Sunday, 20 January 2013

How to Tell Time Like a Meteorologist - By Dan Stillman

A weather observation isn't very useful without knowing what time it was made, nor is a forecast map very helpful without knowing what time the forecast is for. So before we start looking at all those meteorological maps and numbers, we'd be wise to understand the zany way meteorologists keep time.

Keep reading to learn about meteorologists and the zany way they keep time. Graphic courtesy U.S. Department of Health and Human Services.

Almost all meteorological information is tracked and reported using a standard time called Coordinated Universal Time (UTC), which is also known as Zulu (Z) time (and used to be known as Greenwich Mean Time, or GMT). This is why you'll here meteorologists and weather enthusiasts talk to each other in what sounds like secret code -- "12Z NAM" or "0Z GFS," for example -- if you're lucky (or unlucky?) enough to listen in on such a conversation. "12Z" and "0Z" simply refer to particular times, while "NAM" and "GFS" are acronyms for computer weather models (a subject for a later post).

The UTC or Z day starts at 0000 (i.e., 00UTC or 00Z), which is midnight along the 0° longitude line (which runs through Greenwich, England) and 7 p.m. Eastern Standard Time the previous day, and counts upward to 2359 hours in military style. In other words, 00Z Monday is 7 p.m. Sunday (EST). To convert from UTC or Z to your local time, you subtract the number of hours shown for your time zone...

EST: Subtract 5 hours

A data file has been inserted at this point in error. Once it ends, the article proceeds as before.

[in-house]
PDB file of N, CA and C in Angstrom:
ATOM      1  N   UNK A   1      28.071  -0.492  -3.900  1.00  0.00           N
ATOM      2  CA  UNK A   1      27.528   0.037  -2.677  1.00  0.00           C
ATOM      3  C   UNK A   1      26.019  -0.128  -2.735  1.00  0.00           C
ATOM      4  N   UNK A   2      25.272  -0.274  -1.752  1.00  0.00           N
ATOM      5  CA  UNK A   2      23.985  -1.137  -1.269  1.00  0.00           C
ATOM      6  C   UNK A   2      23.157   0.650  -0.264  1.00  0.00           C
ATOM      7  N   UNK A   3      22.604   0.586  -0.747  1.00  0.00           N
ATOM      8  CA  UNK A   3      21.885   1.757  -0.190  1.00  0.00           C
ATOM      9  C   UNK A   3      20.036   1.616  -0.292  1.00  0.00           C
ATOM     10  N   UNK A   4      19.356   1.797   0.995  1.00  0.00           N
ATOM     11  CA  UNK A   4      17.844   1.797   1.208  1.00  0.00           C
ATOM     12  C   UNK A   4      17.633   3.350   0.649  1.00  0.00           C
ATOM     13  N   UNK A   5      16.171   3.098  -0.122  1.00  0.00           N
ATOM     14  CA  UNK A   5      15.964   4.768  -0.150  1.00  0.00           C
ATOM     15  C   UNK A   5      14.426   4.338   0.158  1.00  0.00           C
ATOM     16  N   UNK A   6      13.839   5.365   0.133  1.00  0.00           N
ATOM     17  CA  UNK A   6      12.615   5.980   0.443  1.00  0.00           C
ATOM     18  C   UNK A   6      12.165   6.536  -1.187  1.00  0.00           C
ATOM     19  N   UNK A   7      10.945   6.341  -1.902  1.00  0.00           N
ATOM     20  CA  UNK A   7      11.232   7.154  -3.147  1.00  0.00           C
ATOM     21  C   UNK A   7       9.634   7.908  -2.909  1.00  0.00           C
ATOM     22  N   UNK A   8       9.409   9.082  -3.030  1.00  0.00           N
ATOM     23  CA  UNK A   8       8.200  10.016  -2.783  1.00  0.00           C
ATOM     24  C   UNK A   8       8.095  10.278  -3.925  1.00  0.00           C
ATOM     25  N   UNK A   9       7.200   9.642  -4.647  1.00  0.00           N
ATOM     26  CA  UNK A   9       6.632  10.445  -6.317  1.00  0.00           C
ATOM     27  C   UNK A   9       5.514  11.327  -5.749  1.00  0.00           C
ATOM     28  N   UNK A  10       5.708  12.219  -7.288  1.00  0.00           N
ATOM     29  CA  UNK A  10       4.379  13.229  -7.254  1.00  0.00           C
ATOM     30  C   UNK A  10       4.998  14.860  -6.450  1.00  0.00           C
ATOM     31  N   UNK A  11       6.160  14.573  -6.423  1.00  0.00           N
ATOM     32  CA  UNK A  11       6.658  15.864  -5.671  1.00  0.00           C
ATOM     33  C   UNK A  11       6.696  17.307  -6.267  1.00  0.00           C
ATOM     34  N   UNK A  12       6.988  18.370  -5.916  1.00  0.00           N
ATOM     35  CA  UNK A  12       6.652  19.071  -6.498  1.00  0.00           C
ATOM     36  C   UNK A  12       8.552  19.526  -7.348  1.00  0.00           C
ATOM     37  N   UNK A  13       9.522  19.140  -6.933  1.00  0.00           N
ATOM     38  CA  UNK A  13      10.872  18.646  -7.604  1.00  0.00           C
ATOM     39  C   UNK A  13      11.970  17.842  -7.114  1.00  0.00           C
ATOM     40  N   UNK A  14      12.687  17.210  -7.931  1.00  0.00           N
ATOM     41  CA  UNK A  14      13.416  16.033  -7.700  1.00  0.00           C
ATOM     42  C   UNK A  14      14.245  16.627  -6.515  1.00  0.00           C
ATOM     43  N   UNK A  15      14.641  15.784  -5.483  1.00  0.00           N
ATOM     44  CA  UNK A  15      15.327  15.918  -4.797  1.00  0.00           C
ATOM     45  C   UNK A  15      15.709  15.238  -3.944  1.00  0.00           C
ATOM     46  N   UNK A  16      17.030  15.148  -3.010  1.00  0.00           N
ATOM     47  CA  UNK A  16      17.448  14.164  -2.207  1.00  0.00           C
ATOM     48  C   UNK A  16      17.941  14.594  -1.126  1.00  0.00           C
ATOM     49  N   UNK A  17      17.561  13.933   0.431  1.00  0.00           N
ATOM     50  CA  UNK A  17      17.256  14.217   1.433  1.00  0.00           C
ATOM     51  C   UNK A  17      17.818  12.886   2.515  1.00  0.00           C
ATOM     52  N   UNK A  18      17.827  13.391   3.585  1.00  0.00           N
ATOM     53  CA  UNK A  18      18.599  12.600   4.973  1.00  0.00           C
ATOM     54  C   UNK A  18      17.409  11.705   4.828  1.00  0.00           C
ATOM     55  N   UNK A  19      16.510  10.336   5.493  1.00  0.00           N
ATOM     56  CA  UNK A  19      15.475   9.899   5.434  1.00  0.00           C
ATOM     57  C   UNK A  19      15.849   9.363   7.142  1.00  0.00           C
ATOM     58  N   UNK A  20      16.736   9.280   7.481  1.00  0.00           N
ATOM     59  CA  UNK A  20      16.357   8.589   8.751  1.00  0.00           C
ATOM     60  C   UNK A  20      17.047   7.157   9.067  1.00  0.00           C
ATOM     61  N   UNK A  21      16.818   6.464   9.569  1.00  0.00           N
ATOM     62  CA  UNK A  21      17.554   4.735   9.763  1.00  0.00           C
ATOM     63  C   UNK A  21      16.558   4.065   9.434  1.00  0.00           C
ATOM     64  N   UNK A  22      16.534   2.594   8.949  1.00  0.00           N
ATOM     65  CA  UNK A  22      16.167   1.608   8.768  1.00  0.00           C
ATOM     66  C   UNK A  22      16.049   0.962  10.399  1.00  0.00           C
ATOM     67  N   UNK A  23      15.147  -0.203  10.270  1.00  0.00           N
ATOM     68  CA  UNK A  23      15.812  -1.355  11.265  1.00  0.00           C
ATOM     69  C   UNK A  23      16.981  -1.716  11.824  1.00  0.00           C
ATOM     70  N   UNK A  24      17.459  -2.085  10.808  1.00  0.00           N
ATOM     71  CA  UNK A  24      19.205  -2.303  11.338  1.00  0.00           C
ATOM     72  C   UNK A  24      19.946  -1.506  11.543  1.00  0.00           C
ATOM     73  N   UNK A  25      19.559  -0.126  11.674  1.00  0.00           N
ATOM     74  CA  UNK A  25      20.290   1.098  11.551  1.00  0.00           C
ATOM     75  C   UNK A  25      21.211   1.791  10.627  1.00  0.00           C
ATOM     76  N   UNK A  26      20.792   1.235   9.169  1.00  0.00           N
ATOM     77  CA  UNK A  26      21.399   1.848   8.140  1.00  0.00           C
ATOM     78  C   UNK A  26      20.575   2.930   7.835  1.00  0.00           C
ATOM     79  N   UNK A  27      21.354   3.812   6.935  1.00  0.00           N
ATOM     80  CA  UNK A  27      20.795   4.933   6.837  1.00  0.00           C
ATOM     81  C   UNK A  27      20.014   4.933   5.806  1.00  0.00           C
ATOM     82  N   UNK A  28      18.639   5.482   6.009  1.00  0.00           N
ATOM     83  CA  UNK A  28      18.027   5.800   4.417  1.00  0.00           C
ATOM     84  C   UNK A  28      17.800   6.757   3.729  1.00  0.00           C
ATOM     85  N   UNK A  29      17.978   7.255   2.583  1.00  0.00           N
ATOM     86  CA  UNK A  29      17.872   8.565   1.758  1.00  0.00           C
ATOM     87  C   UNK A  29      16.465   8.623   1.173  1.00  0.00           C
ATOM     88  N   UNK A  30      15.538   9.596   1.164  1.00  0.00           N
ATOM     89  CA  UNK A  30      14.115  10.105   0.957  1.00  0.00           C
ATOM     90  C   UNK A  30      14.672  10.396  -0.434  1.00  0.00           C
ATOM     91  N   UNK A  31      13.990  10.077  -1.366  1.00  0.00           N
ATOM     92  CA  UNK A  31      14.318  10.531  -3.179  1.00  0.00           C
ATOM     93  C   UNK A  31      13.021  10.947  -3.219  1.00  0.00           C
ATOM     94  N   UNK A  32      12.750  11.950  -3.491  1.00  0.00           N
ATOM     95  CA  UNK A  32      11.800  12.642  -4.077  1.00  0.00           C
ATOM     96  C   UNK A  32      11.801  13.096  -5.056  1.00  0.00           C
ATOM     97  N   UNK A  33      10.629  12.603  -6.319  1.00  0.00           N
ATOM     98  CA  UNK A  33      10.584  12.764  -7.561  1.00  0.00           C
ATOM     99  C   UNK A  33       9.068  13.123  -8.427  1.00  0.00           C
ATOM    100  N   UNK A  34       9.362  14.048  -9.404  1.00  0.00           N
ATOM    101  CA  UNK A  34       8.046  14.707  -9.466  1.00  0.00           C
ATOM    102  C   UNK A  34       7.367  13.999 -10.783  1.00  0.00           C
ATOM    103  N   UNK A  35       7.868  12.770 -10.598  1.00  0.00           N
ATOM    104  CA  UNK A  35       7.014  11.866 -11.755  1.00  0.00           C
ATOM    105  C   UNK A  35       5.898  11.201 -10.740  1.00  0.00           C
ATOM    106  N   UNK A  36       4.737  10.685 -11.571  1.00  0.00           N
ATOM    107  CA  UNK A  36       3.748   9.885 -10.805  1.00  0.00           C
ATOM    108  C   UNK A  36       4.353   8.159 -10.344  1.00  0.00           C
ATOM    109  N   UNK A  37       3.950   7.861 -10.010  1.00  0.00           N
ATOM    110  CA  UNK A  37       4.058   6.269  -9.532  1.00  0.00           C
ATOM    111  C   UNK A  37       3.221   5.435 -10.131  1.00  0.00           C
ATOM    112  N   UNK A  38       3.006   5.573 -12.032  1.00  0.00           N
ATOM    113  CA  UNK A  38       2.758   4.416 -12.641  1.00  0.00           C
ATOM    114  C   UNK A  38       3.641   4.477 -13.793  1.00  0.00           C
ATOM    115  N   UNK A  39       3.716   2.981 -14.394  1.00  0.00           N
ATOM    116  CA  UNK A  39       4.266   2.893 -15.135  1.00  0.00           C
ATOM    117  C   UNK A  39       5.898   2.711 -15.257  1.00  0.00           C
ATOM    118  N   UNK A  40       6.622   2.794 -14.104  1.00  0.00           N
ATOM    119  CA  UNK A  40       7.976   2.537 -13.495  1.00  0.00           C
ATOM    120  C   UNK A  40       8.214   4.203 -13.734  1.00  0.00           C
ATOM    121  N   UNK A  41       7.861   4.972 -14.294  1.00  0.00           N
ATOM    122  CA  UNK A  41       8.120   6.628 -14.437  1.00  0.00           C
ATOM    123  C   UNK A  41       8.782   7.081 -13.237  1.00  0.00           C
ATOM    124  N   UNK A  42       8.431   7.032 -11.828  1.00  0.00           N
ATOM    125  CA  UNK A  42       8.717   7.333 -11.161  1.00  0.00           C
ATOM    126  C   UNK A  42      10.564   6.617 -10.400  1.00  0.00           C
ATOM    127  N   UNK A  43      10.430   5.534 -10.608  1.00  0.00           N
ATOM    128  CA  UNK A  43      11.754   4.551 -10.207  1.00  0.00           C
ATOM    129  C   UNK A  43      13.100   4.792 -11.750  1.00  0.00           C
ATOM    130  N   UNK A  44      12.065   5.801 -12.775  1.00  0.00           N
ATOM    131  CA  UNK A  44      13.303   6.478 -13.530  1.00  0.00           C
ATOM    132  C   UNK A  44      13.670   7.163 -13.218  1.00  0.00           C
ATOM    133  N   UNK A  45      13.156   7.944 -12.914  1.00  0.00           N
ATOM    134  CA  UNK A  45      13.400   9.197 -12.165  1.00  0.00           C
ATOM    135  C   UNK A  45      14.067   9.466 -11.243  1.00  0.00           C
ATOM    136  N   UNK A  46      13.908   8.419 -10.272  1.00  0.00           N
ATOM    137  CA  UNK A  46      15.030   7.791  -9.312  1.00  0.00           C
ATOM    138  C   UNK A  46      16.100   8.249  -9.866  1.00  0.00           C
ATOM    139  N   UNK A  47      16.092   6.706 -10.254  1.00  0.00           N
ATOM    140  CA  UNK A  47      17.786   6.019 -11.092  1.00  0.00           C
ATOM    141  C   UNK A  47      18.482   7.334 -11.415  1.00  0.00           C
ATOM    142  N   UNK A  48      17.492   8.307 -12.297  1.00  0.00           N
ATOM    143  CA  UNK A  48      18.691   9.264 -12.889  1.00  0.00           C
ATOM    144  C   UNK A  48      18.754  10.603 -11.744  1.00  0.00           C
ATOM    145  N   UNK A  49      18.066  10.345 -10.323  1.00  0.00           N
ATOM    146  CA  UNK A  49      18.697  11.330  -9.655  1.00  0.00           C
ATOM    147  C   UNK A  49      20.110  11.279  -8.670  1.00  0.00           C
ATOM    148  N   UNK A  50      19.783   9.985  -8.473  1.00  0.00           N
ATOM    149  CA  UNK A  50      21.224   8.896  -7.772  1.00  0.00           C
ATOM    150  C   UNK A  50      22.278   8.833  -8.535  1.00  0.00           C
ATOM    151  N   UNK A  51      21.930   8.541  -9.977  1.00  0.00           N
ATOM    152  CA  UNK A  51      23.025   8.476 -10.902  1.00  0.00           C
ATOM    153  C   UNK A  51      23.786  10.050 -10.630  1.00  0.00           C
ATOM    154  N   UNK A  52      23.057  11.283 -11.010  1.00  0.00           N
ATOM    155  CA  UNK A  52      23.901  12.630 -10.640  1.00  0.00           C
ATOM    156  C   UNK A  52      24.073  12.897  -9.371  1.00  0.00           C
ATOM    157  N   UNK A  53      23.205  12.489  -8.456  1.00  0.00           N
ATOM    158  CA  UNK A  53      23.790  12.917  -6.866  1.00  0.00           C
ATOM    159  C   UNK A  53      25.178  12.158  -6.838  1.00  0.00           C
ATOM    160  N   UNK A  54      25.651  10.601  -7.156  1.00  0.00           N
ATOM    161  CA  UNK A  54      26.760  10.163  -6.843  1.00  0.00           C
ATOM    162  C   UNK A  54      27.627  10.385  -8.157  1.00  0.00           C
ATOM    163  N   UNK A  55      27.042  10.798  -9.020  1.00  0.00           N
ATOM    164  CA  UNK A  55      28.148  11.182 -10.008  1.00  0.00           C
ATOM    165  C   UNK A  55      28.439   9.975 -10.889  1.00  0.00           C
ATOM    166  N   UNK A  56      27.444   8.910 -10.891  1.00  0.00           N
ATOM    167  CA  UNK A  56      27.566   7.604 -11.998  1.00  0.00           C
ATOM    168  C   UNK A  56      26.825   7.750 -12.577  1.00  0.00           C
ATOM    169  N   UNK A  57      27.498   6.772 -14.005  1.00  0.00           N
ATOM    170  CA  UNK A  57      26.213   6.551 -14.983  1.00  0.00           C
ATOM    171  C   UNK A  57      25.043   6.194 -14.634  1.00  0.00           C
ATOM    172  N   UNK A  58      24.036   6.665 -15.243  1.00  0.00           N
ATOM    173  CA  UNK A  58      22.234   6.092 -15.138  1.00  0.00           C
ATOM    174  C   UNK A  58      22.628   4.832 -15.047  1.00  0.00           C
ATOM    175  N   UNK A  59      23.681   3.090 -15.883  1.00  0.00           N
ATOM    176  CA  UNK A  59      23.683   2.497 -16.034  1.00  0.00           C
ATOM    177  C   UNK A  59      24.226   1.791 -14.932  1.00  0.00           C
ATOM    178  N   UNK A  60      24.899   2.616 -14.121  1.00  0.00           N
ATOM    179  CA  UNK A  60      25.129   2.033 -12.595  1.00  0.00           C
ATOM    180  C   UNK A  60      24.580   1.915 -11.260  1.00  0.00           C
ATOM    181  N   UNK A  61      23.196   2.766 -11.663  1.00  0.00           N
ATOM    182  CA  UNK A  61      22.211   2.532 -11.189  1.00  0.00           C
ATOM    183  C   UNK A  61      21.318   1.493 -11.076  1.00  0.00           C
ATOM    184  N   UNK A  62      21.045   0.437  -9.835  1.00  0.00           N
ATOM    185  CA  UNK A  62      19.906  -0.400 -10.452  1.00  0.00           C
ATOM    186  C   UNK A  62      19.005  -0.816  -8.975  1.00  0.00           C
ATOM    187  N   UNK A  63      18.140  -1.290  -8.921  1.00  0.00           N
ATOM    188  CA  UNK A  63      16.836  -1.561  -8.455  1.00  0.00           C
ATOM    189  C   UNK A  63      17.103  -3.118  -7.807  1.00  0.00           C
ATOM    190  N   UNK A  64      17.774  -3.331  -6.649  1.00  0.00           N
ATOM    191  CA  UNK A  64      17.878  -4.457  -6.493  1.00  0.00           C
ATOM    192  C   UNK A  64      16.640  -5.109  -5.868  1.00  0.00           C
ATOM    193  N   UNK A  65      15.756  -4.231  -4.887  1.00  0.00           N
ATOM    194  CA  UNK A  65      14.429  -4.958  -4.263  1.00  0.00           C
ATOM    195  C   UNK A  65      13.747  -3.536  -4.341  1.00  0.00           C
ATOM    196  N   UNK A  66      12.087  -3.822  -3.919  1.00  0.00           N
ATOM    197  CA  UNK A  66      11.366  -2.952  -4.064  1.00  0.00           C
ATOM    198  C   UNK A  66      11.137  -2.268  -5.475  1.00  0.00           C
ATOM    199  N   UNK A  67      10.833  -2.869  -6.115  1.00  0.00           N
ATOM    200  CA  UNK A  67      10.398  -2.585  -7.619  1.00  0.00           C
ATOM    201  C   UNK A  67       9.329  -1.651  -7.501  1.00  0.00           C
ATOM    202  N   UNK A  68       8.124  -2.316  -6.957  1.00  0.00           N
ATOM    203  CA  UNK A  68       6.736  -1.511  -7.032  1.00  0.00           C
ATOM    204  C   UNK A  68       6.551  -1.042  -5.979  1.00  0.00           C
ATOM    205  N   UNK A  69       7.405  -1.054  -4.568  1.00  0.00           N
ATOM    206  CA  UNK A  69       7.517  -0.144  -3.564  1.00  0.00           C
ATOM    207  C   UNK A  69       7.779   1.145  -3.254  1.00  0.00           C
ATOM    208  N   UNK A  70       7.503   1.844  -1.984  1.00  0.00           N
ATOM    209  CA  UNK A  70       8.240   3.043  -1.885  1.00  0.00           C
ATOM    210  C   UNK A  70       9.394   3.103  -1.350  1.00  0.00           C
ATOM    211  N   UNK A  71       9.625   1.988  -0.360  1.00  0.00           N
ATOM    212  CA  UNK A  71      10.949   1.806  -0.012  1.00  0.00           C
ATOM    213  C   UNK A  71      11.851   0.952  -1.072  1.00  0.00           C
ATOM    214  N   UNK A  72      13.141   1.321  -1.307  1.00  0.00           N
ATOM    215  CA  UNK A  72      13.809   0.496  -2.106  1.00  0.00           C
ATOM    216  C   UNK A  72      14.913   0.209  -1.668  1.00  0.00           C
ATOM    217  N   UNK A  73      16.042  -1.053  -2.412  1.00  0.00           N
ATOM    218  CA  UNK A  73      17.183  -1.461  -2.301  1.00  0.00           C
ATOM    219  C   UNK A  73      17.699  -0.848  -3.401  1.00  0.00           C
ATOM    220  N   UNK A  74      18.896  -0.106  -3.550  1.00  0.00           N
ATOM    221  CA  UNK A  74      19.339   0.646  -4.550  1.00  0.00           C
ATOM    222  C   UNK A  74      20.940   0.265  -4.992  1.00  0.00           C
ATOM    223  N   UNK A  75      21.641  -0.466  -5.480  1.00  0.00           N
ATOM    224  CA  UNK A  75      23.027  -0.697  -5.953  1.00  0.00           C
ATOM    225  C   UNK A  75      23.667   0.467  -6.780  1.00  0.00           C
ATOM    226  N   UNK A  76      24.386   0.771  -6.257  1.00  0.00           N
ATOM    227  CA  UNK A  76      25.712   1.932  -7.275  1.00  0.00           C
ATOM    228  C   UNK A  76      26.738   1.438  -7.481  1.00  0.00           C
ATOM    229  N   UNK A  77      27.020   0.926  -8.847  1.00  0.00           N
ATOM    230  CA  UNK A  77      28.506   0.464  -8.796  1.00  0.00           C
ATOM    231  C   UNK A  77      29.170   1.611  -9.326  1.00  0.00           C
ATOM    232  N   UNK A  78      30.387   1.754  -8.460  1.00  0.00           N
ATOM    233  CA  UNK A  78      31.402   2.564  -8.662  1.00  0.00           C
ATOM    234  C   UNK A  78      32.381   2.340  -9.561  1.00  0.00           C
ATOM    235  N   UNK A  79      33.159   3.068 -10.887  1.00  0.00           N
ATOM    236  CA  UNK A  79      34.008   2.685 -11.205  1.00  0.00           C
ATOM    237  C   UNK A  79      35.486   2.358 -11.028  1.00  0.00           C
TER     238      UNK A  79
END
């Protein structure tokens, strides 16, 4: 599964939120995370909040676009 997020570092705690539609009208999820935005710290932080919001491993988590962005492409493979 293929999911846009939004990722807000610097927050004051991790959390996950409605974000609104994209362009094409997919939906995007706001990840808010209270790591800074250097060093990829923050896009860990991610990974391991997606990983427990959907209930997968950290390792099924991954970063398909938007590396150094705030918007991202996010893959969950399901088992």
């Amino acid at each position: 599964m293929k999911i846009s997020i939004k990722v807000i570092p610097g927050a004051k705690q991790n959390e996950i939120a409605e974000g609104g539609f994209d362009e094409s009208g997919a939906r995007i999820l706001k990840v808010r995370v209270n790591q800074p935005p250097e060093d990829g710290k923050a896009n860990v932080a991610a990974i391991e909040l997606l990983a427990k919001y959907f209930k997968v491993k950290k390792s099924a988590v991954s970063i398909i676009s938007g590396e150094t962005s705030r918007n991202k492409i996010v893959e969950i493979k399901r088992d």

CST: Subtract 6 hours
MST: Subtract 7 hours
PST: Subtract 8 hours

... which gives you your local time in military (24-hour) format. To make things even more confusing, you subtract one hour less during daylight saving time.

The four most meteorologically important times are 00Z, 6Z, 12Z and 18Z. These are the most common times that computer weather models are run and that their forecast maps show information for. Still not sure how to convert from UTC/Z to local time? Let's spell it out more clearly with this cheat sheet...

00Z minus 5 = 1900 hrs = 7 p.m. EST (8 p.m EDT) the previous day
06Z minus 5 = 0100 hrs = 1 a.m. EST (2 a.m. EDT)
12Z minus 5 = 0700 hrs = 7 a.m. EST (8 a.m. EDT)
18Z minus 5 = 1300 hrs = 1 p.m. EST (2 p.m. EDT)

See more about the history of UTC/GMT/Z here, and below for a full conversion table.

- Dan Stillman 


SAWDOS: - African Time Zones:

SAST – South Africa Standard Time

Time zone offset: UTC + 2 hours

SAST is 2 hours ahead of Coordinated Universal Time (UTC)

Time zone abbreviation: SAST

Full name is South Africa Standard Time

Where and when is SAST observed?

SAST is used all year
  • Lesotho
  • South Africa
  • Swaziland

Example location in SAST
  • Johannesburg - This time zone offset is used all year in this location

Other time zones in Africa

Go directly through the links below, or see the Africa time zone list
  • CAT - Central Africa Time
  • CET - Central European Time
  • CVT - Cape Verde Time
  • EAT - Eastern Africa Time
  • EEST - Eastern European Summer Time
  • EET - Eastern European Time
  • GMT - Greenwich Mean Time
  • MUT - Mauritius Time
  • RET - Reunion Time
  • SCT - Seychelles Time
  • WAST - West Africa Summer Time
  • WAT - West Africa Time
  • WEST - Western European Summer Time
  • WET - Western European Time
  • WST - Western Sahara Summer Time
  • WT - Western Sahara Standard Time


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